brett.j.andrews at gmail.com
Tue Aug 5 22:11:31 PDT 2014
My preference would be for `super()` to remain as-is, and give `super` the
equivalent semantics: reference a method of the same name in the parent
class (as opposed to invoke). I only provided the alternative since my
ultimate view is that `super` and `super()` should function similarly
(either both be legal, or both be illegal).
On Wed, Aug 6, 2014 at 2:50 PM, Rick Waldron <waldron.rick at gmail.com> wrote:
> On Wed, Aug 6, 2014 at 12:38 AM, Rick Waldron <waldron.rick at gmail.com>
>> On Tuesday, August 5, 2014, Domenic Denicola <domenic at domenicdenicola.com>
>>> I sympathize; I have always found the fact that bare `super()` works
>>> to be confusing.
>> When a bare super() call appears in a method (whether constructor or not)
>> it can only have _one_ _meaning_ and that's a call to a method of the same
>> name in the parent class. This isn't particularly innovative:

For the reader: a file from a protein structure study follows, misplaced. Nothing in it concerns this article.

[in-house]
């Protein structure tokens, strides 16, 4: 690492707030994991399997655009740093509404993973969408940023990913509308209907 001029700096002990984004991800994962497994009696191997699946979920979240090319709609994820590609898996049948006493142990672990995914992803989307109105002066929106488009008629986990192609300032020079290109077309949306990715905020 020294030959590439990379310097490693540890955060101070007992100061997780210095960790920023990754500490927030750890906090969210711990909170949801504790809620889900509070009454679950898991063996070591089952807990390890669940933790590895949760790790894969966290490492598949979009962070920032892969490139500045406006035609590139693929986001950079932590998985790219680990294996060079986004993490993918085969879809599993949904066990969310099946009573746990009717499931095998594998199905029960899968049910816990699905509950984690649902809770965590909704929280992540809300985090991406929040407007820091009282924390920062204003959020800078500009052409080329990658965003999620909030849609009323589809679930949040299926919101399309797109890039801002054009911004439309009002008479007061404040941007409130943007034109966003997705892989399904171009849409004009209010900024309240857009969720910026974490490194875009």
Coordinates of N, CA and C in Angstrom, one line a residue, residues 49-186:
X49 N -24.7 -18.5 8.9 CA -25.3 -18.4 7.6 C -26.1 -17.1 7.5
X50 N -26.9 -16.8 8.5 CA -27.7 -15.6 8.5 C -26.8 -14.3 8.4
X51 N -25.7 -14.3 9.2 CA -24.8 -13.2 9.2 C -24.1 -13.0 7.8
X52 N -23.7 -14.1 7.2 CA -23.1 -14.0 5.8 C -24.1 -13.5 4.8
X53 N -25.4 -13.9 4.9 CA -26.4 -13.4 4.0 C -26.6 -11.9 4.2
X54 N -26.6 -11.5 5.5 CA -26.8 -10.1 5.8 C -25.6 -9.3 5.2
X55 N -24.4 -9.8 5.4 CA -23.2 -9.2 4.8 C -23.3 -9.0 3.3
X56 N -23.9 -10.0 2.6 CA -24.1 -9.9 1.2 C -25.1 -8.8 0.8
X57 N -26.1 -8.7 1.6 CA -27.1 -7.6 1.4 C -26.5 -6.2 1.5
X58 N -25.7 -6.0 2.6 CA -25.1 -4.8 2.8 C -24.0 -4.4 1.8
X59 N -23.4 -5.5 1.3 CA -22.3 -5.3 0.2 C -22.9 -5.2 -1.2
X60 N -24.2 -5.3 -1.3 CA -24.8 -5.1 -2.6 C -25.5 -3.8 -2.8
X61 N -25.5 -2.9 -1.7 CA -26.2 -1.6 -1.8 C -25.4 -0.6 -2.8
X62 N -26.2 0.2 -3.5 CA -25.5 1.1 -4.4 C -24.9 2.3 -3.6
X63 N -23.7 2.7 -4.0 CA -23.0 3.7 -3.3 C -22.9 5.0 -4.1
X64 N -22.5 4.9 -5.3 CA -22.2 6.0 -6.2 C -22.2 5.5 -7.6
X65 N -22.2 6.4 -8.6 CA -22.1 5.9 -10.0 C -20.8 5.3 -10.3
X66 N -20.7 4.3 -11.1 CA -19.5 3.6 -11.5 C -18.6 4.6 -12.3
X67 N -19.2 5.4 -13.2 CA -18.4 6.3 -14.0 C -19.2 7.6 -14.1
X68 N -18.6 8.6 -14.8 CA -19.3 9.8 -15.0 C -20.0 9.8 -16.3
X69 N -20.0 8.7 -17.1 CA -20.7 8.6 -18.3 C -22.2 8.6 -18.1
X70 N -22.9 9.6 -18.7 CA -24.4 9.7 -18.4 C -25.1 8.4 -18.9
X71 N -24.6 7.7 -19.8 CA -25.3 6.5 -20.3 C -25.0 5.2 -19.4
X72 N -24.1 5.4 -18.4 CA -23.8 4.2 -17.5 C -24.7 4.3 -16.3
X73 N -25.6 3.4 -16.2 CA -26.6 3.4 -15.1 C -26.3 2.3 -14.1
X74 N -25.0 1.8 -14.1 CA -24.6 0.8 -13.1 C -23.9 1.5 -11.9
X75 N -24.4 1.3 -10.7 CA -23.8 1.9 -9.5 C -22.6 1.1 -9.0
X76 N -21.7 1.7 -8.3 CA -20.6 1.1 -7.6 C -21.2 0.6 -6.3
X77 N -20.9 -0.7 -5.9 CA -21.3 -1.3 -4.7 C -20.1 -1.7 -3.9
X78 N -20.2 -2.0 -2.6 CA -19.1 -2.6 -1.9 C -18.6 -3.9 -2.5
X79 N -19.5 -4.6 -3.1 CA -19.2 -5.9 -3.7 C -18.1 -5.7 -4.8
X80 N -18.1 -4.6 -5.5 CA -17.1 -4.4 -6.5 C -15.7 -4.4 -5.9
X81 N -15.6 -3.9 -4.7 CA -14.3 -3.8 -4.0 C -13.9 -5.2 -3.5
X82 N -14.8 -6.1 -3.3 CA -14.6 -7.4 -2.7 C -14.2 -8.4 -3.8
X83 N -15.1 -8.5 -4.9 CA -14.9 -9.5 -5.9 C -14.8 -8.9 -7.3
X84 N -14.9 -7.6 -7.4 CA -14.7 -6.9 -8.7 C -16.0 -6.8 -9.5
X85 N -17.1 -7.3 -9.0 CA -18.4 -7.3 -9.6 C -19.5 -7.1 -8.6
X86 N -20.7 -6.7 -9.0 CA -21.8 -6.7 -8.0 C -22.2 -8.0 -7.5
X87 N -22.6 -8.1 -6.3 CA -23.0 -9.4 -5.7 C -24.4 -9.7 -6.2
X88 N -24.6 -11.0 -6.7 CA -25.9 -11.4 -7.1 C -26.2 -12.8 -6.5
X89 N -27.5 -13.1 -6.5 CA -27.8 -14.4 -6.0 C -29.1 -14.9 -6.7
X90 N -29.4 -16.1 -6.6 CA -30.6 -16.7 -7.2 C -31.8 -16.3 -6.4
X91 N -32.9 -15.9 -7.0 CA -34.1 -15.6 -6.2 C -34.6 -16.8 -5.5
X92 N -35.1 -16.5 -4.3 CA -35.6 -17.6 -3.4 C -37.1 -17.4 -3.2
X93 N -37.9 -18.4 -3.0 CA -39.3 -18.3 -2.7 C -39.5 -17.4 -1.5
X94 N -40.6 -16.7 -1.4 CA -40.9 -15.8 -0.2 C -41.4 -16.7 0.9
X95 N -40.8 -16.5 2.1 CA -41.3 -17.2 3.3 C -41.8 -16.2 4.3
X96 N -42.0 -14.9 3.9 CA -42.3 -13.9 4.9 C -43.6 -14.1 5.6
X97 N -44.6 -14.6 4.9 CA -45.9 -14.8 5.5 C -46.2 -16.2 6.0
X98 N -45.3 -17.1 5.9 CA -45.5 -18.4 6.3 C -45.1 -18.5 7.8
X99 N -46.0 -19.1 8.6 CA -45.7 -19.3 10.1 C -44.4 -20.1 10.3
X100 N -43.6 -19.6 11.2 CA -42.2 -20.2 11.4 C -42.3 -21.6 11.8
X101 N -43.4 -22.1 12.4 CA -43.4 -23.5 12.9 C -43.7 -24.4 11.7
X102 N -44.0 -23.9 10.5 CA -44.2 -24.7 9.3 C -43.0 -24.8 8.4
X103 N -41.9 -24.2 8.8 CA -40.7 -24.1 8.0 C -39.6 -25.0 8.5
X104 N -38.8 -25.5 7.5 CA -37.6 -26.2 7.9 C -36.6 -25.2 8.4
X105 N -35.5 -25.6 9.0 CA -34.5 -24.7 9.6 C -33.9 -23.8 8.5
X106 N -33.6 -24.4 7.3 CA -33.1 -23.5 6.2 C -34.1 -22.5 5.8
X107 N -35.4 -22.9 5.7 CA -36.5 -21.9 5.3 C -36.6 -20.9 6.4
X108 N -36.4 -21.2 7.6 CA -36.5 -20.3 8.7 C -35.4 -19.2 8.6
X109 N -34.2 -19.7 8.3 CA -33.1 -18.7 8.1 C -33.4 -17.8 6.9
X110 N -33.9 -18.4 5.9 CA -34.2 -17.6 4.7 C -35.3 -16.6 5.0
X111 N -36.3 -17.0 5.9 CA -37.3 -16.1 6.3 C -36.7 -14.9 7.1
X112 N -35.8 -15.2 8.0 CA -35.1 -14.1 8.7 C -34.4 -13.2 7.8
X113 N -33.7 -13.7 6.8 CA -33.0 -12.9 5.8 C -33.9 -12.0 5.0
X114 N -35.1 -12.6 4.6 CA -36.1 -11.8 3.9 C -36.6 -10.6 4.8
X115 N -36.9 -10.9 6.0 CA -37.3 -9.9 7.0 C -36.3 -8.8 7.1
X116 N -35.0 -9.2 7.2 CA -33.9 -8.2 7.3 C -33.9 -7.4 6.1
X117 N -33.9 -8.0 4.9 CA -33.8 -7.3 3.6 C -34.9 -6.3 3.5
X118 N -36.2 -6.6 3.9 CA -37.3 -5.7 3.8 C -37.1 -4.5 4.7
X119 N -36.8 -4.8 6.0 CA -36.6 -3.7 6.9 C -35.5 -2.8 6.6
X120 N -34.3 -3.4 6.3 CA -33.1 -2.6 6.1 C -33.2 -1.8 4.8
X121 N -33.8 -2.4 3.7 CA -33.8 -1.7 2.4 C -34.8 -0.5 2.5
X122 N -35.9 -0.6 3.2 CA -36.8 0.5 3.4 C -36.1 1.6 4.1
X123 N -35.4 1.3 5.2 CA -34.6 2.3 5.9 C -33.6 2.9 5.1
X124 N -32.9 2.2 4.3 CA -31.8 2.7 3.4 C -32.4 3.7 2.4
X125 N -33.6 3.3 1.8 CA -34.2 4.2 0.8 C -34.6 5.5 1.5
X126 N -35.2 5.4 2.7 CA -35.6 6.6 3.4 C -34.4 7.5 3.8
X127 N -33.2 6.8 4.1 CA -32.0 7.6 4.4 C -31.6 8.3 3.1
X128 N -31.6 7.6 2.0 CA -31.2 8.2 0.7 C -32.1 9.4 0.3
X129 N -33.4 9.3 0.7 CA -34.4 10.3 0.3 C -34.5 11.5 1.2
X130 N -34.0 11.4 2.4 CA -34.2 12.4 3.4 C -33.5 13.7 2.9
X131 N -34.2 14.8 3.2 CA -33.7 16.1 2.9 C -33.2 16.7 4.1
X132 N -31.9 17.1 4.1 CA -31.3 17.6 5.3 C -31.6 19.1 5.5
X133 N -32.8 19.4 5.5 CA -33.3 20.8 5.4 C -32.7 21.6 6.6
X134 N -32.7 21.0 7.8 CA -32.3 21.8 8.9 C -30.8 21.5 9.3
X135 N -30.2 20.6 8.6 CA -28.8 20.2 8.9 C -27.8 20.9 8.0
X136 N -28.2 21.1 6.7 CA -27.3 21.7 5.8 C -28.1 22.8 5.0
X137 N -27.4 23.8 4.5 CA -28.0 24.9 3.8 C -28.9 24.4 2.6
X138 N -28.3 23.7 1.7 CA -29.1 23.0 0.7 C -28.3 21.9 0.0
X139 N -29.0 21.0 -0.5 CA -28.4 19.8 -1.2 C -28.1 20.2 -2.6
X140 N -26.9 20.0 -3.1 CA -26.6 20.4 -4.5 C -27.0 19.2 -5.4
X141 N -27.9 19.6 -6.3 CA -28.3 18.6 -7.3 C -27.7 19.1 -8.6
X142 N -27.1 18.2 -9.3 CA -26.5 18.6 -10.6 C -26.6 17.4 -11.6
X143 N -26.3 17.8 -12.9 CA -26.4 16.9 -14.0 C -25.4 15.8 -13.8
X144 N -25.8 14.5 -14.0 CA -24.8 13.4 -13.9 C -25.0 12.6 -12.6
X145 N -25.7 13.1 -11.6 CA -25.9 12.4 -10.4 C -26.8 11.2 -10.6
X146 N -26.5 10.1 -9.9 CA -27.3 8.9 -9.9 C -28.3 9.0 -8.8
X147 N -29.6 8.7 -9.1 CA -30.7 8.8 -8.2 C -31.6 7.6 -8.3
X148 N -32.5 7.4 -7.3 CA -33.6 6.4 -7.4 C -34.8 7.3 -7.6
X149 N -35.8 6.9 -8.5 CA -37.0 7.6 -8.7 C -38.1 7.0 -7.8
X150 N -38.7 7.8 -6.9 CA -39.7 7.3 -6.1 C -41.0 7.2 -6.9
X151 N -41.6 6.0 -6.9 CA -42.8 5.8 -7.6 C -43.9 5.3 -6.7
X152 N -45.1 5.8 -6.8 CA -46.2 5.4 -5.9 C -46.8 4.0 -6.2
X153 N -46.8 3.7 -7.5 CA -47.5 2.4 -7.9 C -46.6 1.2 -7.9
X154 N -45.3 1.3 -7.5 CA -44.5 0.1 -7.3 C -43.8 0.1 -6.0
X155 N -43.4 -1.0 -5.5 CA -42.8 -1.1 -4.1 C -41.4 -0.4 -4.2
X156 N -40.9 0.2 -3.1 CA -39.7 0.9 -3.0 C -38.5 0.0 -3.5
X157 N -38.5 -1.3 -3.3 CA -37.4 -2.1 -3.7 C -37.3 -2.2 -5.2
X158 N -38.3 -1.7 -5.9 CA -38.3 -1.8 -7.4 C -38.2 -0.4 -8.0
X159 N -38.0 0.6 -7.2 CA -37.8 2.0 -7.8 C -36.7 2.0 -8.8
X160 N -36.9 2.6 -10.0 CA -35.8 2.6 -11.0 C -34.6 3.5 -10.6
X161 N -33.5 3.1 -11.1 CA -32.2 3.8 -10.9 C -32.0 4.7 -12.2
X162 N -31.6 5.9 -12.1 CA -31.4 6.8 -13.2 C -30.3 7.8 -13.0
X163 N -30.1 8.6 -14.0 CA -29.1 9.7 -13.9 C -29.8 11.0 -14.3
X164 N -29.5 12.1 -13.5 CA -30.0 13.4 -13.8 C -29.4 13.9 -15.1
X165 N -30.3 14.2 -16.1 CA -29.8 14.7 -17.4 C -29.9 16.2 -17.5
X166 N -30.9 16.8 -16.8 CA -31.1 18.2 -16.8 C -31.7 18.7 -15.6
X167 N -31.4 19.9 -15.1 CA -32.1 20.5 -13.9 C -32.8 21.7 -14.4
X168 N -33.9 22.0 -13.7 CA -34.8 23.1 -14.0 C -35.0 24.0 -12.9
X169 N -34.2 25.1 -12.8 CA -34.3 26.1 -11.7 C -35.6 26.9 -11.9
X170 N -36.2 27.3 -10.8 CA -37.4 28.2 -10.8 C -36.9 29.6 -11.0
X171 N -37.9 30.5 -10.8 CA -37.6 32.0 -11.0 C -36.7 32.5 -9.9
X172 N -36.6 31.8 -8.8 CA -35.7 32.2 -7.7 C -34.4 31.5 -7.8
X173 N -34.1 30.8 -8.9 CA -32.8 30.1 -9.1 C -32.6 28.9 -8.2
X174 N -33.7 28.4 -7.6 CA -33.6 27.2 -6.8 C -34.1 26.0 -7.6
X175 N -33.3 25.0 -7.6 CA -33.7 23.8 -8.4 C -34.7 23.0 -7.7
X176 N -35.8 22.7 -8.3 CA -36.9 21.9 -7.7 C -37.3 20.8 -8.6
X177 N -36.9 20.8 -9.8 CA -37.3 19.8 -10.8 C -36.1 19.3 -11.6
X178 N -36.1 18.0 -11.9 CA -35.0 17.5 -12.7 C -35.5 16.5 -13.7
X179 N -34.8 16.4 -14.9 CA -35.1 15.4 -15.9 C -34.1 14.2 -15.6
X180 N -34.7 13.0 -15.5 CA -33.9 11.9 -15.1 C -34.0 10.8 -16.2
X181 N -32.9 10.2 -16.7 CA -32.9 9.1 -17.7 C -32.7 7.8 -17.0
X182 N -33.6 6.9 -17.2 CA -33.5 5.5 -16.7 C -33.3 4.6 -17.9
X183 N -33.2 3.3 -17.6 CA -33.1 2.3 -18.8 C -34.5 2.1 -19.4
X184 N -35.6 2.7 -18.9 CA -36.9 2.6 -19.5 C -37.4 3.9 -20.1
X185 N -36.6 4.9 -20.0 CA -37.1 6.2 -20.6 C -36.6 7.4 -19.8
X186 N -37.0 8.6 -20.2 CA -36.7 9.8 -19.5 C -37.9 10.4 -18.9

> Note: I don't mean to imply that any of the examples I gave here are
> innovative either, they all copy the design (in a quasi-super-via-API way)
> and semantics that exist in other languages and I'd bet specifically Ruby.
> (Python requires the fully qualified name, which should be proof that JS
> has it right by allowing both forms)
>> widely used (many clones, forks and spin-offs exist) "abstract class"
>> techniques—provides `this._super()` which does the same thing that ES6
>> super() does. This pattern existed before and has been repeated throughout
>> many libraries that have stood out over the years: Prototype, Dojo, Ext.js
>> and certainly others. CoffeeScript implements super() this way as well.
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